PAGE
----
WE are standing on the precipice of falling off the 20-teens and springing over to the 2020s.
That is a perfect time to look back on what we have achieved during the past 10 years, and make plans for the future.
People I talked to in South Pasadena during the past week were thinking of people lost, jobs found; babies born; and moves made during the past 10 years.
Those looking forward were just hoping for some civility; or for a new president; or perhaps a little help with student debt or child care.
Mayor Bob Joe was grateful for more young people arriving in South Pasadena, “which is great,’’ and was looking forward to tackling the growth cost of “maintaining a full-service city.’’ (See story, Page 5.)
Colleen Thornton, 36, has seen lots of changes in her life since the last decade began. She has gotten married, moved from Boston to Minneapolis to L.A. The son sitting next to her as she reminisced was born in 2015.
“Life has been a lot of changes,’’ she said, “wonderful changes.’’
“We love it here,’’ Colleen said of South Pas. “We like that this is very community-oriented. It has the feel of a small town.’’
What Colleen, a physician’s assistant, and her husband, Owen Aftreth, who is training to become a urologist, don’t like is the problems that they and other young families face going into the 2020s.
“I would love to see a big focus on families and family issues,’’ she said. “My siblings especially have had to struggle with student debt. I’d like to see policies that support young families, such as child care. Both of us are working full time and it costs a lot for child care. Because of that, we’re not able to go to Baby No. 2 yet.’’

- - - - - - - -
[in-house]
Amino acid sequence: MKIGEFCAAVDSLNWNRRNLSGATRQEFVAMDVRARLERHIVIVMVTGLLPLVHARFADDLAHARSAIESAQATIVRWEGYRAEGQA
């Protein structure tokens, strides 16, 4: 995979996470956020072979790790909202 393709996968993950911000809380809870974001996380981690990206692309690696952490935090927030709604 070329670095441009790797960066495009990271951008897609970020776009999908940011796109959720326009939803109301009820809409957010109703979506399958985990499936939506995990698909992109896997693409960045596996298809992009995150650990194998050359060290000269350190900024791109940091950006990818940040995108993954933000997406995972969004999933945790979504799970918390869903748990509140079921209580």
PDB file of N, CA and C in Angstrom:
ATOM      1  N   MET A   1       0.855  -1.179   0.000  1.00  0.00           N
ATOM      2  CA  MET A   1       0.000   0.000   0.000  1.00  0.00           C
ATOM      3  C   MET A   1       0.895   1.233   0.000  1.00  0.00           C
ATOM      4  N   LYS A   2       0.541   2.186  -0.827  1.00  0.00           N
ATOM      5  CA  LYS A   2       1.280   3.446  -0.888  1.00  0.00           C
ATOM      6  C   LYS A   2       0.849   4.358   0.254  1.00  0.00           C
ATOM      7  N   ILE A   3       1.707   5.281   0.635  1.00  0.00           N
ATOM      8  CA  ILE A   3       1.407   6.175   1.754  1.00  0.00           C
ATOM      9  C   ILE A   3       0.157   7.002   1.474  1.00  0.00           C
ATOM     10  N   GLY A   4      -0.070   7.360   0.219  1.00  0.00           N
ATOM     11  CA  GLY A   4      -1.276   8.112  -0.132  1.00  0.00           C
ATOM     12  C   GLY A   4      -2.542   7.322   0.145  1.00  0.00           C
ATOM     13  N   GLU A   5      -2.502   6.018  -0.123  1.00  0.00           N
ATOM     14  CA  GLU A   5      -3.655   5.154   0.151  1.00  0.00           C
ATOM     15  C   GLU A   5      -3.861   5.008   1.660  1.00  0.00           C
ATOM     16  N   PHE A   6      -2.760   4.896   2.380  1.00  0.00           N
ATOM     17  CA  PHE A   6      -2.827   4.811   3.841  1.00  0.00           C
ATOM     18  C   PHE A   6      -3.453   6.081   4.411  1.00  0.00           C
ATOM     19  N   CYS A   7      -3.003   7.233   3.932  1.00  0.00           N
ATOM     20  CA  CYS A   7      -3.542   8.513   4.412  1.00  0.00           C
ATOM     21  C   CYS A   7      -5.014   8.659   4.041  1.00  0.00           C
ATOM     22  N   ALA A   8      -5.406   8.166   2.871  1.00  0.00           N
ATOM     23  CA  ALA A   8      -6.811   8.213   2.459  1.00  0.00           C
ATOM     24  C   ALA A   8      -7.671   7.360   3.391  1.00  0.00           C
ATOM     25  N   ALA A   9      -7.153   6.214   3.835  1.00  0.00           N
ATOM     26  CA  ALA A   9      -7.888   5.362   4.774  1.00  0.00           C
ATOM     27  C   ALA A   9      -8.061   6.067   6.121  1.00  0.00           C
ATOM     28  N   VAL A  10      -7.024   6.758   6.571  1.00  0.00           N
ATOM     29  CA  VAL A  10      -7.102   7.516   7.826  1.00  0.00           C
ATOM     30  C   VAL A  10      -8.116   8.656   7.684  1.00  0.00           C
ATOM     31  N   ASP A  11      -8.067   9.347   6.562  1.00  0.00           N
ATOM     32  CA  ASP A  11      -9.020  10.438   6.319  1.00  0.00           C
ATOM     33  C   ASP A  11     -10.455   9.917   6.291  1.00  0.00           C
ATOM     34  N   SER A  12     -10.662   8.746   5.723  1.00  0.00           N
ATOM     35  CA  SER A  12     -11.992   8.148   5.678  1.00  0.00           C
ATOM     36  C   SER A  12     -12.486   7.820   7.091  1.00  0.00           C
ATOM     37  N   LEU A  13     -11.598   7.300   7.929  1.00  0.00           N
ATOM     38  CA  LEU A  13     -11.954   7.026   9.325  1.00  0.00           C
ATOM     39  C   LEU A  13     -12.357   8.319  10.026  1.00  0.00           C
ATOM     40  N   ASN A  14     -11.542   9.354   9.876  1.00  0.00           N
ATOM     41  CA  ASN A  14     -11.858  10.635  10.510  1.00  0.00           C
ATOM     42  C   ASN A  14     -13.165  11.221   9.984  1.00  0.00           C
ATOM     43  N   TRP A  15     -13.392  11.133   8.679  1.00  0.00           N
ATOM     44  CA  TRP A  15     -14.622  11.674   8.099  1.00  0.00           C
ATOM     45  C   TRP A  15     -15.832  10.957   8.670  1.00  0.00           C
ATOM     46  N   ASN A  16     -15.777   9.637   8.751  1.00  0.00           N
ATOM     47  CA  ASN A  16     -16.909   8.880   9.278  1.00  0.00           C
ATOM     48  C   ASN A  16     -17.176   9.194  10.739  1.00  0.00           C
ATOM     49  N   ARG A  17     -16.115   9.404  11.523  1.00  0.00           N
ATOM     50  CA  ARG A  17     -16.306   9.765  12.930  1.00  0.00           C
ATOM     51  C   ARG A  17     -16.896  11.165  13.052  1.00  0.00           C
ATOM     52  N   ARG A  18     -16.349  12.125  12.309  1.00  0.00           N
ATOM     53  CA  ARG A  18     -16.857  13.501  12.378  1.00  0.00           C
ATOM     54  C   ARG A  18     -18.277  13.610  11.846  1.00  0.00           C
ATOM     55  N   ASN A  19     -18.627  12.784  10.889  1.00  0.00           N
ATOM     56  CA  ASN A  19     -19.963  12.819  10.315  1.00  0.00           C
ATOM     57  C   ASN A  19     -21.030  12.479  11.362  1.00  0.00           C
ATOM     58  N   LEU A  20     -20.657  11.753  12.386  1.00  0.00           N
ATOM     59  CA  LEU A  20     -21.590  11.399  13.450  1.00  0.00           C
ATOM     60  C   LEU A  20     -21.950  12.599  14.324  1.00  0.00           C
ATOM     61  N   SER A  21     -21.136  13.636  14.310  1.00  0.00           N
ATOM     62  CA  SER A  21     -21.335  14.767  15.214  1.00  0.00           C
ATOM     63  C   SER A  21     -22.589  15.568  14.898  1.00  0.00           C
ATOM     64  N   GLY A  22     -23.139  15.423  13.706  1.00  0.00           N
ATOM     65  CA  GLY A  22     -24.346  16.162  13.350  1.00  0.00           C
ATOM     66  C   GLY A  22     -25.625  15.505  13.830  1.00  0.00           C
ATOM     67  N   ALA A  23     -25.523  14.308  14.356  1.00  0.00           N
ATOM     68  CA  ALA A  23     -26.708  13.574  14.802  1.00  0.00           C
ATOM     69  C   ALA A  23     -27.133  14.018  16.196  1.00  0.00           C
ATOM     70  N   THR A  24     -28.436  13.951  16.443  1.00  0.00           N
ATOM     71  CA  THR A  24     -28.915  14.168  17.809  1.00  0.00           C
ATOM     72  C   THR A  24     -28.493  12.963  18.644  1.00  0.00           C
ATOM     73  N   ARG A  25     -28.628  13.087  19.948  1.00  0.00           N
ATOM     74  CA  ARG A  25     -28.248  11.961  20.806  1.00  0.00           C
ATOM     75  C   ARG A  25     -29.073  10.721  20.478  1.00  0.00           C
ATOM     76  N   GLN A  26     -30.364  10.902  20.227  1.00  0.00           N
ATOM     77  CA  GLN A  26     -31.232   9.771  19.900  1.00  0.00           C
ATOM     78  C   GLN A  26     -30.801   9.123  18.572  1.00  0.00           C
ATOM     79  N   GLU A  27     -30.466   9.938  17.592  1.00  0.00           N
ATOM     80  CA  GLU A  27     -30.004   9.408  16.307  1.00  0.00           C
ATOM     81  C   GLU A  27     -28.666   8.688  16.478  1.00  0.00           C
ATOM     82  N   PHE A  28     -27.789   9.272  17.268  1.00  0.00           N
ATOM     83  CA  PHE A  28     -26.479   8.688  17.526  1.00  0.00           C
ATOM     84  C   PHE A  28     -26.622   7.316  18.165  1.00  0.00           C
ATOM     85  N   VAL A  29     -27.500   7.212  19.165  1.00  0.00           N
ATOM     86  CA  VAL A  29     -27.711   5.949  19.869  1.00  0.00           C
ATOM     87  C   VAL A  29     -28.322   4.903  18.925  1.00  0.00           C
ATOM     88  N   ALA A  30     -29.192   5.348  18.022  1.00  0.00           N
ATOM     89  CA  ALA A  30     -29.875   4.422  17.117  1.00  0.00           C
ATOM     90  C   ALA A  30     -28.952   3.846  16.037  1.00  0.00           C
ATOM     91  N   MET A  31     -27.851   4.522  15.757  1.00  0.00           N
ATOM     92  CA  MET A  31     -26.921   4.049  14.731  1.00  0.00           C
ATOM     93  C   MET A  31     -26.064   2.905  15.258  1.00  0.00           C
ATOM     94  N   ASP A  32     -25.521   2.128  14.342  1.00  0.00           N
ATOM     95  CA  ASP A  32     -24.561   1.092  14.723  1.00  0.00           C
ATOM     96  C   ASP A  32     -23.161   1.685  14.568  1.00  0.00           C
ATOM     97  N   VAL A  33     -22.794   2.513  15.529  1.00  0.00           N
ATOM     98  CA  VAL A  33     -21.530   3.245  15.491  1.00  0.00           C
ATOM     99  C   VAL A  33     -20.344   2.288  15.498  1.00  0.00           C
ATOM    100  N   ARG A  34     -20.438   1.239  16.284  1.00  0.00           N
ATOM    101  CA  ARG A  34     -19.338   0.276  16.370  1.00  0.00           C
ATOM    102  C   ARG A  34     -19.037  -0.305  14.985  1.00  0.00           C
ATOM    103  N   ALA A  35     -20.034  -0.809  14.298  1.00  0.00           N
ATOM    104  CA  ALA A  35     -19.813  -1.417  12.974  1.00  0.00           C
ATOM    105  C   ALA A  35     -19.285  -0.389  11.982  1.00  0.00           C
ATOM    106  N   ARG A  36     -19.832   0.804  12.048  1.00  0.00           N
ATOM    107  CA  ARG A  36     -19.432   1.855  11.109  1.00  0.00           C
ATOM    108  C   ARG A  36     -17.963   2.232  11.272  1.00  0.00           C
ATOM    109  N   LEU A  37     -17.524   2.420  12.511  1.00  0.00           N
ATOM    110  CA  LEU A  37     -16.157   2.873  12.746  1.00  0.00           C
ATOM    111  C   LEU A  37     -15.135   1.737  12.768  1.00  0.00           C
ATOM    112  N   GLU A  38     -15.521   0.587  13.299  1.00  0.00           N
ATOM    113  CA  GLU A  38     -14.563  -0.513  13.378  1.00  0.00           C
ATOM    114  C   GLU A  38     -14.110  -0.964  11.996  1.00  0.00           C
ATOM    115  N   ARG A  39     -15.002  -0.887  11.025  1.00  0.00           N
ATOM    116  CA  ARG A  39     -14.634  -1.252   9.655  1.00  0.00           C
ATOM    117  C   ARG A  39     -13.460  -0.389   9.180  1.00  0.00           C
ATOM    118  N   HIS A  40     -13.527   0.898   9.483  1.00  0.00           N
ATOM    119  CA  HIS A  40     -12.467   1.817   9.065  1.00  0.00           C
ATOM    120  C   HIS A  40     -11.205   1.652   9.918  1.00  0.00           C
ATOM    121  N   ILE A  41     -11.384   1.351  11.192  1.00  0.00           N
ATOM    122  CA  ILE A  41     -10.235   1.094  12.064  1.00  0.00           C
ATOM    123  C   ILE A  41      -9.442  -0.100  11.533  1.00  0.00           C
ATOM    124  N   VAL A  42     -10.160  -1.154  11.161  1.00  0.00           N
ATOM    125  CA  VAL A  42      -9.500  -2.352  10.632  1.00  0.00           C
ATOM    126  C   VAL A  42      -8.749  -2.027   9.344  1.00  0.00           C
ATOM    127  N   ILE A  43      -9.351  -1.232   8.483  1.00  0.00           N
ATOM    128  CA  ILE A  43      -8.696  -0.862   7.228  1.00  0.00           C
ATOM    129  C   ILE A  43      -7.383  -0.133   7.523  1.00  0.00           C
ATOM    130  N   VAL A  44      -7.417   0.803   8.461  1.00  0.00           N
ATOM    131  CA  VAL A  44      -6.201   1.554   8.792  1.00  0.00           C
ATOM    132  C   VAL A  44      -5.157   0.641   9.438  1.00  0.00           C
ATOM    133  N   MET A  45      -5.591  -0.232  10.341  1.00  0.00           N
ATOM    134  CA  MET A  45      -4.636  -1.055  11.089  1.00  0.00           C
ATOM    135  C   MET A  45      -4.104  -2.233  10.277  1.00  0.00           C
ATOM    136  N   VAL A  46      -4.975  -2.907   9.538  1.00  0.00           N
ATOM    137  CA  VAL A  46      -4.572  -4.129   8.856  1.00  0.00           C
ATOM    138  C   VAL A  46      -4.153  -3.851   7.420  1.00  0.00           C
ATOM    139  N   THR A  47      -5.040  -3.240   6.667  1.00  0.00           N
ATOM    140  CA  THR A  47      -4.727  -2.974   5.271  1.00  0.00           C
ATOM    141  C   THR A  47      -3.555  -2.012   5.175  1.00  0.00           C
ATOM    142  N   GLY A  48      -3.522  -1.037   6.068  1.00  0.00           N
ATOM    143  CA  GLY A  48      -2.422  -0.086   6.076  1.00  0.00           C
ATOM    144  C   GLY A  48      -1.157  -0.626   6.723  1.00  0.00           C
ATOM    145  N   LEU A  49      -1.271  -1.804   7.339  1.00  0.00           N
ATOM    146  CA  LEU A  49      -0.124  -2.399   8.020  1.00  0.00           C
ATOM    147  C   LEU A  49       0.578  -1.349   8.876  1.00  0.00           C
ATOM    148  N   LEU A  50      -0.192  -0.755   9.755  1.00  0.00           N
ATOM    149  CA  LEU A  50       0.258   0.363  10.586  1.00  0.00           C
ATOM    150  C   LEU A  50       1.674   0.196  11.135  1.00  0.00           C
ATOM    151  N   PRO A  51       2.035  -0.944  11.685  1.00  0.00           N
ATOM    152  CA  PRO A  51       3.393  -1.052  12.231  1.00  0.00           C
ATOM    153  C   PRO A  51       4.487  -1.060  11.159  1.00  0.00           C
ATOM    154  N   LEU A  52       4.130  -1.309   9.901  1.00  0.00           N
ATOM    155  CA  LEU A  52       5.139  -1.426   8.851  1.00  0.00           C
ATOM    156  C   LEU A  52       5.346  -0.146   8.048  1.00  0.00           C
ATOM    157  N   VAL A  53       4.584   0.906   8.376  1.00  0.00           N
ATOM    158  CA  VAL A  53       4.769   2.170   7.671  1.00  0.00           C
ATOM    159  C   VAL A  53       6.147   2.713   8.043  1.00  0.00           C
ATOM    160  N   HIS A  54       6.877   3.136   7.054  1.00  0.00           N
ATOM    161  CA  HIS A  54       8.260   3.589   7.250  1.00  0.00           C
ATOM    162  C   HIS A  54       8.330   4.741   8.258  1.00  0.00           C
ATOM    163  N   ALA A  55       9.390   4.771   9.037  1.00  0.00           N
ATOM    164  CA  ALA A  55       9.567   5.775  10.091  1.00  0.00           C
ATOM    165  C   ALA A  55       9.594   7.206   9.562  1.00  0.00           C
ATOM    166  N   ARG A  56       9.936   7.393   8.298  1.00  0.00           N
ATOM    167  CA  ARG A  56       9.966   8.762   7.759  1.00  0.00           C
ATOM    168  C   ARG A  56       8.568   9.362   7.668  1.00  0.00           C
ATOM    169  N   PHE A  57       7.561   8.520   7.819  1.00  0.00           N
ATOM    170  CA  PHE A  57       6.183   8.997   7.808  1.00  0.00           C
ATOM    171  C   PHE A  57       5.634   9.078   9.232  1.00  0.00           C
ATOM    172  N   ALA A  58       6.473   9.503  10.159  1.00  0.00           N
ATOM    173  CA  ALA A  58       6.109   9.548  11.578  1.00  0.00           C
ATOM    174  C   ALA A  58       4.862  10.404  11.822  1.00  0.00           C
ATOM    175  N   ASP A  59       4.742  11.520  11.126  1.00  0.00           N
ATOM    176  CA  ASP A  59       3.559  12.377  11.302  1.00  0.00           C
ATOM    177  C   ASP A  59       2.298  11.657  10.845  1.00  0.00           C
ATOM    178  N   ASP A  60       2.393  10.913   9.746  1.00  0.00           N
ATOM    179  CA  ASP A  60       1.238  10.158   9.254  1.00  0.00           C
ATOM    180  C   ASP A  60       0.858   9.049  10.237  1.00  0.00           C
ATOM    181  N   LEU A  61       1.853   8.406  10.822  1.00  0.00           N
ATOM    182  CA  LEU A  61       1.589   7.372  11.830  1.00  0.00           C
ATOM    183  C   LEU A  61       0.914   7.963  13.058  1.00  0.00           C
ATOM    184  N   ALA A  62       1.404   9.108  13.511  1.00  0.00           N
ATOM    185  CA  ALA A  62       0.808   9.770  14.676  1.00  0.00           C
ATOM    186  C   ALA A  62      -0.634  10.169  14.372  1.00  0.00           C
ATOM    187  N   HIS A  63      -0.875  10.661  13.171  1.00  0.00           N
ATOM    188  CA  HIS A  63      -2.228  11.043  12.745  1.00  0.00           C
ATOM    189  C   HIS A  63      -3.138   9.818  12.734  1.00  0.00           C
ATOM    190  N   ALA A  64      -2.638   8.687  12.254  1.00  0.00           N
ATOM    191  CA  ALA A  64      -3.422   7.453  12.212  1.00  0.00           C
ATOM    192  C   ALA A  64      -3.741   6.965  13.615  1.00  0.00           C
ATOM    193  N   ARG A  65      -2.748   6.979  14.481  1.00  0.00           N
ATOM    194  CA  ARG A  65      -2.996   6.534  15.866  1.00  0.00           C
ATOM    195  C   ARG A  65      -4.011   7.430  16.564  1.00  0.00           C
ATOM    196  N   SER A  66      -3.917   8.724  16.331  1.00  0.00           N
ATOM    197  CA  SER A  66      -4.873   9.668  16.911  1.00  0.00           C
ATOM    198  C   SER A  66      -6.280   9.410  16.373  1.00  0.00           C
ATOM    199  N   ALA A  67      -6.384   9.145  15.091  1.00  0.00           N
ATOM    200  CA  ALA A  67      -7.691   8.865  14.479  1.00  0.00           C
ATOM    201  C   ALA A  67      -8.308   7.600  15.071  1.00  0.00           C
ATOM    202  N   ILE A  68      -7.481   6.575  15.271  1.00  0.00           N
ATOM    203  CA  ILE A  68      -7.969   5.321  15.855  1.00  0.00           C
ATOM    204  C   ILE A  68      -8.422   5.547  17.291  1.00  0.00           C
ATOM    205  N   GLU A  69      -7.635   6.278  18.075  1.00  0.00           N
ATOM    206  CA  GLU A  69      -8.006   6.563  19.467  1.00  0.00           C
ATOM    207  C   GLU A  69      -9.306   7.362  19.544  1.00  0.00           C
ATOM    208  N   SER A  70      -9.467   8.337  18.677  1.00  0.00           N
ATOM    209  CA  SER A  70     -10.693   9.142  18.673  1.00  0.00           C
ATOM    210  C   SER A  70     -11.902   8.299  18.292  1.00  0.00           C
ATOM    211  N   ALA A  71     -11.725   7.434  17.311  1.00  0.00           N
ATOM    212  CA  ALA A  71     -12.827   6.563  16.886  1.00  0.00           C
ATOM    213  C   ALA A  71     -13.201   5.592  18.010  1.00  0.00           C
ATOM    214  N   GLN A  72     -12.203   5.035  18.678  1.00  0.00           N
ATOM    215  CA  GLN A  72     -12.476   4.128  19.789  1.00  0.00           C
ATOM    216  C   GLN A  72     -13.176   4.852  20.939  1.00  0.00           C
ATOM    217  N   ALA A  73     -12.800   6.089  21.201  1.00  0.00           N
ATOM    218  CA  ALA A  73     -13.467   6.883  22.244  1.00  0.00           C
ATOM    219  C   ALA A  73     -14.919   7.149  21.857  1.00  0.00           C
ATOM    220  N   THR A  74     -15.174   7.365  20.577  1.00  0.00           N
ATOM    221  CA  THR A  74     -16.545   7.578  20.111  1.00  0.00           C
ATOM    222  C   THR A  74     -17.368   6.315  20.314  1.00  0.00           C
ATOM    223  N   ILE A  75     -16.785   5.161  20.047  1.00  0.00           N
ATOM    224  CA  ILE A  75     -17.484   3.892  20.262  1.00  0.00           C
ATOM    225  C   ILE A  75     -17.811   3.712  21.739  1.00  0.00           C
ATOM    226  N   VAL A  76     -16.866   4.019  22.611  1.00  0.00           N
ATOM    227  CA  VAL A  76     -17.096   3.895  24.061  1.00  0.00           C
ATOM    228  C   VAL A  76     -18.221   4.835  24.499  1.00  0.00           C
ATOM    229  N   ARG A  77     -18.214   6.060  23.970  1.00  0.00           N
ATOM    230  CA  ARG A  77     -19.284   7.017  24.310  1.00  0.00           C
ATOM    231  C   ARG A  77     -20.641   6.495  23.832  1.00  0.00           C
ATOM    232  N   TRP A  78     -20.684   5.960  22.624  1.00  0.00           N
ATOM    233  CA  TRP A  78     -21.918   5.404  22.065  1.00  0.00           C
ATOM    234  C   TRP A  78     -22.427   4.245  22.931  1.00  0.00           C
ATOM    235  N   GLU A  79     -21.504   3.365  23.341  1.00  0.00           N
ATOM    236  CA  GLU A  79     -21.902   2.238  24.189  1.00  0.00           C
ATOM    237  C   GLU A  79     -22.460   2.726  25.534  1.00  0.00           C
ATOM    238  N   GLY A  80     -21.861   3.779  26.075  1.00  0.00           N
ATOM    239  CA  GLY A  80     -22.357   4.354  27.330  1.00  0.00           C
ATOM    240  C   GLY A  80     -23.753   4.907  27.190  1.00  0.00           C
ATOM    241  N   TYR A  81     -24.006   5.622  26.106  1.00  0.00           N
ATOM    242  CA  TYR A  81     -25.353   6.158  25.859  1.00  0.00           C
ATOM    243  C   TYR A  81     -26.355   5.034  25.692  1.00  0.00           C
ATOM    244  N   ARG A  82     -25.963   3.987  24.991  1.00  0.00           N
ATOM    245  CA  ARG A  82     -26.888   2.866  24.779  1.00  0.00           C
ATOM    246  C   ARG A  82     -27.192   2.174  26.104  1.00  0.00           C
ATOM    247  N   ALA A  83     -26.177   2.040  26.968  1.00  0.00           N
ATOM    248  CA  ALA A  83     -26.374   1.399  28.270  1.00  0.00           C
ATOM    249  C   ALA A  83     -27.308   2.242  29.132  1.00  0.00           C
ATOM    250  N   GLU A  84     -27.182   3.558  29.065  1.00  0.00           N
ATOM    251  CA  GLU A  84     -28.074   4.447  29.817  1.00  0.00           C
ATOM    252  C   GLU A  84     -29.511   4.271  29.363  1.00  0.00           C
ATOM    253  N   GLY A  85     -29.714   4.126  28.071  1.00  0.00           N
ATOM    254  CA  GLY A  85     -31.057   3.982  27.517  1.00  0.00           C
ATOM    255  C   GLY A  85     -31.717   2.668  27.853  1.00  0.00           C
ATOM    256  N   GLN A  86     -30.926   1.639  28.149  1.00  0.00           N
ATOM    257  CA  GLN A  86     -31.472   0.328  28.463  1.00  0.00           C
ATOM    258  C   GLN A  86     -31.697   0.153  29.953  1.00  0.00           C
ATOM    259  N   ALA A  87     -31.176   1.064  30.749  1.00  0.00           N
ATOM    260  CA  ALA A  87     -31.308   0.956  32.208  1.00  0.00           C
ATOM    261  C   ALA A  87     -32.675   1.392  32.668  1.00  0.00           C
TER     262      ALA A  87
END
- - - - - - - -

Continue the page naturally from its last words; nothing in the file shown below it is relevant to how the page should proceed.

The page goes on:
Chandler Parker of South Pasadena graduated law school in 2011 and is now with a law firm.
“I was much focused on education and preparing for a new career during the past 10 years,’’ he said.
Looking forward, he’d like to see “more civility in our discourse, both in society and in politics. I’d like to see what we can do to better respect our fellow people.’’
Lourdes Larkins is from Highland Park but was at Bank of America in South Pasadena when I talked with her. The past decade was a sad one for her because of the death of her husband in 2018 at the age of 64. He had a heart condition.
“He was a good family man,’’ she said. “He made me love this country because we traveled all over.’’
Larkins, who is originally from Brazil, said she rejoiced both in 2008 and again in 2012 when Barack Obama was elected, and then re-elected, president. She now hopes for someone different “to make things right for this country. … The U.S. is the glory of democracy.’’
Now 73, she laughed when thinking about how the quality of life has improved over the last decade. “Seventy-three is really young now,’’ she said. “Who knows, maybe I will live to be 100.’’
Annika Easterly doesn’t need to think young. She’s a 14-year-old freshman at South Pasadena High with ideas about how she wants the world to be in the future.
“I’ve learned how to try and become active in the community,’’ she said. “I share stuff by going online. I’ve become aware of people helping in global warming and equality. I’ve started to become active in those areas and know how important they are.
“Everyone is more aware of what’s been happening, and that’s because of technology. It has enabled people to spread what you believe and to explore possible careers.’’
Mary Baldauf has had a busy decade. One daughter moved back home from Bakersfield; her older daughter got married; and Mary has just become a grandmother.
The 33-year-old daughter, Noelle, who moved back from Bakersfield, knows what she wants from the 2020s.
“I want a place of my own,’’ she said.
My email is ALippman@gavilanmedia.com. Please write if you have any story ideas about people, places or things of interest to South Pasadena residents.